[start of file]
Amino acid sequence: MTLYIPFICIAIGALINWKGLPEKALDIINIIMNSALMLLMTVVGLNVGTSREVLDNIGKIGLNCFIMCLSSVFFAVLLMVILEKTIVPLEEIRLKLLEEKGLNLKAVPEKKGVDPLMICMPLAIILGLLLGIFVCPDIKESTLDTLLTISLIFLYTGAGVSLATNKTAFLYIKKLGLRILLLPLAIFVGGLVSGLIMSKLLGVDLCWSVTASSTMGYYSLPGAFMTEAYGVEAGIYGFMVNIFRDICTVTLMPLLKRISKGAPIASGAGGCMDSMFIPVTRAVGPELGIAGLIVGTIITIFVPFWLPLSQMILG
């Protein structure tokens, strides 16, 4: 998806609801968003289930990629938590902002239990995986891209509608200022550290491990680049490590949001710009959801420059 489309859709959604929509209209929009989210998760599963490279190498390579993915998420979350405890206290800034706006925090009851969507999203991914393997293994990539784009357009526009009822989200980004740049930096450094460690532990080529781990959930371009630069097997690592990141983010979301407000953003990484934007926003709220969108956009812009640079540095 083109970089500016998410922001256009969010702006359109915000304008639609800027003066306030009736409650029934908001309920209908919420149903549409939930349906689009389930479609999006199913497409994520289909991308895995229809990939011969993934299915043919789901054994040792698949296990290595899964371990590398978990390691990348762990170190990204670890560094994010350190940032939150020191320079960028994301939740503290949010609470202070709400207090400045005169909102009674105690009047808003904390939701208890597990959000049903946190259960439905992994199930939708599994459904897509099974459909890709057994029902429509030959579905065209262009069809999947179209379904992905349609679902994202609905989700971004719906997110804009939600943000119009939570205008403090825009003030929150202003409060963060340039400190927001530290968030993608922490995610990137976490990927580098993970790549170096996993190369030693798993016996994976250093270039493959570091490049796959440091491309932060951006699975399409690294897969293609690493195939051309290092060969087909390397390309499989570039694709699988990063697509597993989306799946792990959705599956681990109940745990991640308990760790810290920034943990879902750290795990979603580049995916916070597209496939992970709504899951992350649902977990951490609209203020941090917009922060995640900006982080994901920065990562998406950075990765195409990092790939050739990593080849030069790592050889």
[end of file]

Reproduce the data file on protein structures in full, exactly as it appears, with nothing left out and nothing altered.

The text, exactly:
Amino acid sequence: MTLYIPFICIAIGALINWKGLPEKALDIINIIMNSALMLLMTVVGLNVGTSREVLDNIGKIGLNCFIMCLSSVFFAVLLMVILEKTIVPLEEIRLKLLEEKGLNLKAVPEKKGVDPLMICMPLAIILGLLLGIFVCPDIKESTLDTLLTISLIFLYTGAGVSLATNKTAFLYIKKLGLRILLLPLAIFVGGLVSGLIMSKLLGVDLCWSVTASSTMGYYSLPGAFMTEAYGVEAGIYGFMVNIFRDICTVTLMPLLKRISKGAPIASGAGGCMDSMFIPVTRAVGPELGIAGLIVGTIITIFVPFWLPLSQMILG
């Protein structure tokens, strides 16, 4: 998806609801968003289930990629938590902002239990995986891209509608200022550290491990680049490590949001710009959801420059 489309859709959604929509209209929009989210998760599963490279190498390579993915998420979350405890206290800034706006925090009851969507999203991914393997293994990539784009357009526009009822989200980004740049930096450094460690532990080529781990959930371009630069097997690592990141983010979301407000953003990484934007926003709220969108956009812009640079540095 083109970089500016998410922001256009969010702006359109915000304008639609800027003066306030009736409650029934908001309920209908919420149903549409939930349906689009389930479609999006199913497409994520289909991308895995229809990939011969993934299915043919789901054994040792698949296990290595899964371990590398978990390691990348762990170190990204670890560094994010350190940032939150020191320079960028994301939740503290949010609470202070709400207090400045005169909102009674105690009047808003904390939701208890597990959000049903946190259960439905992994199930939708599994459904897509099974459909890709057994029902429509030959579905065209262009069809999947179209379904992905349609679902994202609905989700971004719906997110804009939600943000119009939570205008403090825009003030929150202003409060963060340039400190927001530290968030993608922490995610990137976490990927580098993970790549170096996993190369030693798993016996994976250093270039493959570091490049796959440091491309932060951006699975399409690294897969293609690493195939051309290092060969087909390397390309499989570039694709699988990063697509597993989306799946792990959705599956681990109940745990991640308990760790810290920034943990879902750290795990979603580049995916916070597209496939992970709504899951992350649902977990951490609209203020941090917009922060995640900006982080994901920065990562998406950075990765195409990092790939050739990593080849030069790592050889």